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Thinking Infrastructures
Type: Book
ISBN: 978-1-78769-558-0

Keywords

Book part
Publication date: 7 August 2019

Hans Kjellberg, Johan Hagberg and Franck Cochoy

This chapter explores the concept of market infrastructure, which is tentatively defined as a materially heterogeneous arrangement that silently supports and structures…

Abstract

This chapter explores the concept of market infrastructure, which is tentatively defined as a materially heterogeneous arrangement that silently supports and structures the consummation of market exchanges. Specifically, the authors investigate the enactment of market infrastructure in the US grocery retail sector by exploring how barcodes and related devices contributed to modify its market infrastructure during the period 1967–2010. Combining this empirical case with insights from previous research, the authors propose that market infrastructures are relational, available for use, modular, actively maintained, interdependent, commercial, emergent and political. The authors argue that this conception of market infrastructure provides a powerful tool for unveiling the complex agencements and engineering efforts that underpin seemingly superficial, individual and isolated market exchanges.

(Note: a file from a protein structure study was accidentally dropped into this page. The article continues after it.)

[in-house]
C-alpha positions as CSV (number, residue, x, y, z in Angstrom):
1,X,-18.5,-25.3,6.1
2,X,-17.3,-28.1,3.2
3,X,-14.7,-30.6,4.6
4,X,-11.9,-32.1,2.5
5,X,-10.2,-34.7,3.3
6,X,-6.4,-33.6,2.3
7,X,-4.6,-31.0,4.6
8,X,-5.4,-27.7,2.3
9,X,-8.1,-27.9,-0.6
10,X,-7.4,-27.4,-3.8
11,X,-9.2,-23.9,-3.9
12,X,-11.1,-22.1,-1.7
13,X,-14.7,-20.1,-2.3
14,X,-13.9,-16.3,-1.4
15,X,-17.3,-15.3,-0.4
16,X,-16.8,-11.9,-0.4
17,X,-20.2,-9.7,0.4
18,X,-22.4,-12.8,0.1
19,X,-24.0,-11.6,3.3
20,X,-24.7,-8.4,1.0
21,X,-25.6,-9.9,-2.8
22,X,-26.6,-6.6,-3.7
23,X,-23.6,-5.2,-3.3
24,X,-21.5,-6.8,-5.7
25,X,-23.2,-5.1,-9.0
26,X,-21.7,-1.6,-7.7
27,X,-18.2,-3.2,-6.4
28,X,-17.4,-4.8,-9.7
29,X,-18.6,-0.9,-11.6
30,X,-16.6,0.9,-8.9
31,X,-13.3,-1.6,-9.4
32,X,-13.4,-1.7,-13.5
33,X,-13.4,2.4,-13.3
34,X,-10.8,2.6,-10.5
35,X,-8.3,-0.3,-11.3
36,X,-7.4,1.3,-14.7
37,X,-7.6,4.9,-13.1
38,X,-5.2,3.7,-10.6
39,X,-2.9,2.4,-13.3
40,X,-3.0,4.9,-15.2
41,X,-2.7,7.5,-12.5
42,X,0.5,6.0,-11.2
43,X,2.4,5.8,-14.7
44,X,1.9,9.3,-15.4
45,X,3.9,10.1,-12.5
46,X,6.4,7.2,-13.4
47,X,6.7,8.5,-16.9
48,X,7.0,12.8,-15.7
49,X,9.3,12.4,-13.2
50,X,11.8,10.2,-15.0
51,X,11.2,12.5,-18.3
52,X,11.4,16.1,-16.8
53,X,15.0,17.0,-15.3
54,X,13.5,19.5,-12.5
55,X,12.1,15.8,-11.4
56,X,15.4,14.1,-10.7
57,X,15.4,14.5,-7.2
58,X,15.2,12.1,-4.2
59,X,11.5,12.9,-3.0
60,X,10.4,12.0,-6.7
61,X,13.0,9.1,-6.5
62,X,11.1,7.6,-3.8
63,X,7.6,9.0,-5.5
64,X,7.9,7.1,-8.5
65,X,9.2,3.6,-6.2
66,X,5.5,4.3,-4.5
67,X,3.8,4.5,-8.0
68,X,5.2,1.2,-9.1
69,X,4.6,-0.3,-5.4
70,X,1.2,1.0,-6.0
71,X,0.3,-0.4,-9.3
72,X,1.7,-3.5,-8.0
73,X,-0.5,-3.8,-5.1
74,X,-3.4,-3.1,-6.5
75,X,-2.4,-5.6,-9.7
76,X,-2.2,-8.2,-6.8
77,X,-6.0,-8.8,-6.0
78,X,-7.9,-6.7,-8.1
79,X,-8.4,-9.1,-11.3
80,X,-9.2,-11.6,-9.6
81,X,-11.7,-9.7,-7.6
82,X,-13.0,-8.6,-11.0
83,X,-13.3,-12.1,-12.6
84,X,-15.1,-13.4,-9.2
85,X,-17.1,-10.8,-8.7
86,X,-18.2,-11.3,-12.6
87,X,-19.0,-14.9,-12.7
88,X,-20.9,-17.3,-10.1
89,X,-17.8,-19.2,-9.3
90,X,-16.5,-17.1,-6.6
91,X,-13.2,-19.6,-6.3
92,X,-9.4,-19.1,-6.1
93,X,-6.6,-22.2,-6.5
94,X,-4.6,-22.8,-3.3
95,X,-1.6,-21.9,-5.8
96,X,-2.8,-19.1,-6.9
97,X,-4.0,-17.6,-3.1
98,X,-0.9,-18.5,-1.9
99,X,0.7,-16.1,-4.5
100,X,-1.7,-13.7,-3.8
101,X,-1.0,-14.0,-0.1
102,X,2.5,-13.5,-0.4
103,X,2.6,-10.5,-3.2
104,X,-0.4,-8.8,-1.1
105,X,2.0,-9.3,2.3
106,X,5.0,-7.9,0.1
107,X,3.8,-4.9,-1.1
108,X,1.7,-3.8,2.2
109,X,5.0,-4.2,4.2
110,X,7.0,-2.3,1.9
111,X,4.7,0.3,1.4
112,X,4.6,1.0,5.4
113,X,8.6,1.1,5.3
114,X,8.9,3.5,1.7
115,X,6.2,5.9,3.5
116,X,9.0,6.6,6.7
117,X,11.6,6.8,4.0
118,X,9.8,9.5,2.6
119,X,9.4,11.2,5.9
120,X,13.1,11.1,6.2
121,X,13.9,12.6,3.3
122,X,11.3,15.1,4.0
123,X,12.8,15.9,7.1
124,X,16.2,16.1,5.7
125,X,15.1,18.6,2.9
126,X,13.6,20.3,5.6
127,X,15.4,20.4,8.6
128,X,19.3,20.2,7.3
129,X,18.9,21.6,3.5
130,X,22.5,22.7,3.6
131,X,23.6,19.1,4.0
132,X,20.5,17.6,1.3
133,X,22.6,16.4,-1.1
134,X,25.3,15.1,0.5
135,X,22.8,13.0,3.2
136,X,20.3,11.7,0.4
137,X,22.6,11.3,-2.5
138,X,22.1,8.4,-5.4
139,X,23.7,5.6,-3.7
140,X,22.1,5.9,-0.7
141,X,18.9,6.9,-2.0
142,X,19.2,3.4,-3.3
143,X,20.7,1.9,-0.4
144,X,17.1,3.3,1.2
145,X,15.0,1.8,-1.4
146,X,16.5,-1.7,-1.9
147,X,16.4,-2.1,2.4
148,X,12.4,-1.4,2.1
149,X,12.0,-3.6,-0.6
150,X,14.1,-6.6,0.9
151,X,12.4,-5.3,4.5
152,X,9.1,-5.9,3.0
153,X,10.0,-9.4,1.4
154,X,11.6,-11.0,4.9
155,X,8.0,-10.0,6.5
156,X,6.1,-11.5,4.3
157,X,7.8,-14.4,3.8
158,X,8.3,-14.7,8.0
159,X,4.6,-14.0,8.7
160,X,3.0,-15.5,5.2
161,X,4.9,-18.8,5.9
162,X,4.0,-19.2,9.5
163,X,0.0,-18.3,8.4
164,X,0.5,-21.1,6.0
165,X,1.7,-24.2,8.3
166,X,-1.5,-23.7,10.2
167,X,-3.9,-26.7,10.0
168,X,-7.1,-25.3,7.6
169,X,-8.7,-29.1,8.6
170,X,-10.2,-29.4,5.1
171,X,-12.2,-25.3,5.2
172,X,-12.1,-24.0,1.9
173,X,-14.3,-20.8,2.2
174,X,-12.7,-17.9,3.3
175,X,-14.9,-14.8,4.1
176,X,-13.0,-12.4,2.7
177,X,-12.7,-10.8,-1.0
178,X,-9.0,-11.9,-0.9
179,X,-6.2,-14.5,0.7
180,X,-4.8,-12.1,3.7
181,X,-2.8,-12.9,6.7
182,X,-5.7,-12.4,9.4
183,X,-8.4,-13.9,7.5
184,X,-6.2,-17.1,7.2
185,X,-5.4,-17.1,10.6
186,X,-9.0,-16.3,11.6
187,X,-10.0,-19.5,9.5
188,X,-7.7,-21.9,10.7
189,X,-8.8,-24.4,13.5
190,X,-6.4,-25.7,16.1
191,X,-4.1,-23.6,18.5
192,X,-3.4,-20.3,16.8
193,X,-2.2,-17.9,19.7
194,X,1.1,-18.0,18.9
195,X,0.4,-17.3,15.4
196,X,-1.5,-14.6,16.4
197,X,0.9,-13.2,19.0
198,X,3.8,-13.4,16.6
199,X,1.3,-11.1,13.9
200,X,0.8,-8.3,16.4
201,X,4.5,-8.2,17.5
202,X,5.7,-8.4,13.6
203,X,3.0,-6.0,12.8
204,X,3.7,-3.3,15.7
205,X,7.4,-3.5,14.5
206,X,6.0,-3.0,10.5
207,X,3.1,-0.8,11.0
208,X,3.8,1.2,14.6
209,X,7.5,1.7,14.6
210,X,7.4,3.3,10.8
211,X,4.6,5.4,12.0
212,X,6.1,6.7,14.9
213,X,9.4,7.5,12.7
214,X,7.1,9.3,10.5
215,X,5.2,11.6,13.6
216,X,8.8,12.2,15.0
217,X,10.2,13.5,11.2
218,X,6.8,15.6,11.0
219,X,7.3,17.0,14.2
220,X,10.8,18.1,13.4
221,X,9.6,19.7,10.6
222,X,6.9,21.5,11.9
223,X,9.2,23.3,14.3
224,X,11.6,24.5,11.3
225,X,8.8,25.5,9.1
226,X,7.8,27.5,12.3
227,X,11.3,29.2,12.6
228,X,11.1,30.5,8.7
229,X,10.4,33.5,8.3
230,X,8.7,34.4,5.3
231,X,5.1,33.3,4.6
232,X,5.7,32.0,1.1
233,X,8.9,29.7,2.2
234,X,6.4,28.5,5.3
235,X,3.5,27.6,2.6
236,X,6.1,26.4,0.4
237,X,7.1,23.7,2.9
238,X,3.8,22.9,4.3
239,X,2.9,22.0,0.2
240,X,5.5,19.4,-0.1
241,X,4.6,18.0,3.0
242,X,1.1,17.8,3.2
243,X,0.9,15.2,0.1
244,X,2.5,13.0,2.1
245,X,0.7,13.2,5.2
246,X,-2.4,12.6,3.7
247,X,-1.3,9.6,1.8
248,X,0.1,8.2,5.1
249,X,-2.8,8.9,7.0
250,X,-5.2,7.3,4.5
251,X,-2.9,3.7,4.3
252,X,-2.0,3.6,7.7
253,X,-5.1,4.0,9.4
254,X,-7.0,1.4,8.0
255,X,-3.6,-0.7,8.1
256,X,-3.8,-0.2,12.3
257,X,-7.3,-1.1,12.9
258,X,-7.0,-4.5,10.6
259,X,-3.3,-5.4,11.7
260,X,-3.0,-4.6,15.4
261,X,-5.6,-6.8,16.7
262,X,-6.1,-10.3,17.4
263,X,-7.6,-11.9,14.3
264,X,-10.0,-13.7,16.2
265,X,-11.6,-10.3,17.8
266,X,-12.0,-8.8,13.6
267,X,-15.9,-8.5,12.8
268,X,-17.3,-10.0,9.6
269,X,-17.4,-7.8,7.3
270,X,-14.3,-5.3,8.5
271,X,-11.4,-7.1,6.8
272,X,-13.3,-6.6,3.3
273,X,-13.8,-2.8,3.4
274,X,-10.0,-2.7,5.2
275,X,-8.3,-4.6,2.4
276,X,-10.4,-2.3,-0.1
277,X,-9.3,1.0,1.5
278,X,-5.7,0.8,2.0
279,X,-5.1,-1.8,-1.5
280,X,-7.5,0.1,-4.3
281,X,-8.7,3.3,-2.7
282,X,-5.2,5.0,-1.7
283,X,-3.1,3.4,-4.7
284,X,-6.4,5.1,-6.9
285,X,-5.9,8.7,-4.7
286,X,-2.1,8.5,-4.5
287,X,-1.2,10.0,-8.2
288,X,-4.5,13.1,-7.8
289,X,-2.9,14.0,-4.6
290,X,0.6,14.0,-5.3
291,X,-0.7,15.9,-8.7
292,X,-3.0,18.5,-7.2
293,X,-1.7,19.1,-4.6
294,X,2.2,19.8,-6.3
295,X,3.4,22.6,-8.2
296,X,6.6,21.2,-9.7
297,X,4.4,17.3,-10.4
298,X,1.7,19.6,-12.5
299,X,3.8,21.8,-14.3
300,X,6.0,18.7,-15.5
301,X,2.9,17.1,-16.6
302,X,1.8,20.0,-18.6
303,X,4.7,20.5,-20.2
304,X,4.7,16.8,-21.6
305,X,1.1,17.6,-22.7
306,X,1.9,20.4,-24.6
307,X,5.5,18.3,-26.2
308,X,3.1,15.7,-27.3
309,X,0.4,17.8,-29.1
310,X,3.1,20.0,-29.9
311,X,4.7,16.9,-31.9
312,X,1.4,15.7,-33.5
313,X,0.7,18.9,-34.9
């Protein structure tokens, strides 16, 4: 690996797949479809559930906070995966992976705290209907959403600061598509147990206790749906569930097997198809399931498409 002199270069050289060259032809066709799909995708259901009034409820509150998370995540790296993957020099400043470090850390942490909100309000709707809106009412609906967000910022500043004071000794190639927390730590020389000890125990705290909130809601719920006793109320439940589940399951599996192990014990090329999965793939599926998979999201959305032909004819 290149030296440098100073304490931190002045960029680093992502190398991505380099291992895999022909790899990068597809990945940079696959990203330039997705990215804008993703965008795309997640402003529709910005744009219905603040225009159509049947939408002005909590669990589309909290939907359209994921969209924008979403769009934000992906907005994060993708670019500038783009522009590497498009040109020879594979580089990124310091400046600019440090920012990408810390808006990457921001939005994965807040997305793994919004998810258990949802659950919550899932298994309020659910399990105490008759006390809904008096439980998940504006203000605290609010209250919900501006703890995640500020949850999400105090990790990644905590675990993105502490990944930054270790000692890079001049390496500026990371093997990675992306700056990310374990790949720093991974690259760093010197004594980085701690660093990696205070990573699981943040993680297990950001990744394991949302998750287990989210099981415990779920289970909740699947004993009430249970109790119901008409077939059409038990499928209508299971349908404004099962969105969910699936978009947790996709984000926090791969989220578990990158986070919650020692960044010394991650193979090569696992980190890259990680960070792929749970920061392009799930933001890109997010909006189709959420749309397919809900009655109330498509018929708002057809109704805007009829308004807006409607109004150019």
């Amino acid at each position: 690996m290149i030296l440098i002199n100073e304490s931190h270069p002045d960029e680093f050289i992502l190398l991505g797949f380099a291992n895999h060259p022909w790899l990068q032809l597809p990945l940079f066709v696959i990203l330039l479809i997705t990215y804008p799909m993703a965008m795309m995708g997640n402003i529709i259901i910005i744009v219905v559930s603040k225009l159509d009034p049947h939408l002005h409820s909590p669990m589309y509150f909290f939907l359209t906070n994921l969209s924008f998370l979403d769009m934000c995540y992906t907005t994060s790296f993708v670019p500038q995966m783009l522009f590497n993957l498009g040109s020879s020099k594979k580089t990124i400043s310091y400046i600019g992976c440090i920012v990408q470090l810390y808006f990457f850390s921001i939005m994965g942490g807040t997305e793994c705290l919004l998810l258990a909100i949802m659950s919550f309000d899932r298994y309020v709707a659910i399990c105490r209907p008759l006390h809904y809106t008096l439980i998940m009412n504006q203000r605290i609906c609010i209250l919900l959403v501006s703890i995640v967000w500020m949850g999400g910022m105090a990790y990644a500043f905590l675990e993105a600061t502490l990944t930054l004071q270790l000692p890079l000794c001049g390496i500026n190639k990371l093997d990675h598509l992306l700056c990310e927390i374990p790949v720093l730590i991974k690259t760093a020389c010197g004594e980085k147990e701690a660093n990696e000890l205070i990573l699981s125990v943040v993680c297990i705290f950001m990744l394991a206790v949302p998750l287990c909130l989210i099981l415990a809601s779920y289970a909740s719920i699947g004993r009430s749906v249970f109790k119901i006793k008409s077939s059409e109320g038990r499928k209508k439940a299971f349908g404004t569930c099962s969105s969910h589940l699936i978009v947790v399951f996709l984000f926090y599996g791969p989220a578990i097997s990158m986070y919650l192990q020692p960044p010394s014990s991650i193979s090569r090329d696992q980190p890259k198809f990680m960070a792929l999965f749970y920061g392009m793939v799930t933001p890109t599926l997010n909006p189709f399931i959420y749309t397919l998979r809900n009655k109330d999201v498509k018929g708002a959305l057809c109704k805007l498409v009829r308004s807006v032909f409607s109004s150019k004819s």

Book part
Publication date: 7 August 2019

Céline Cholez and Pascale Trompette

Over the past three decades, new off-grid electrification infrastructures – as micro-grids and other solar solutions – have moved from innovative initiatives, conducted by…

Abstract

Over the past three decades, new off-grid electrification infrastructures – as micro-grids and other solar solutions – have moved from innovative initiatives, conducted by NGOs and private stakeholders, to a credible model promoted by international organizations for electrification of rural areas in developing countries. Multiple conditions support their spread: major technological advances in the field of renewable energies (panels, batteries), intensive Chinese industrial production allowing lower prices, institutional reforms in Africa including these solutions in major national electrification programmes, and, finally, an opening to the private sector as a supposed guarantee of the projects’ viability. However, while the development of this market calls for significant investments, a vast set of calculations and a strong “micro-capitalist” doctrine, all involved in their design, experts admit that a large proportion of projects hardly survive or even fail.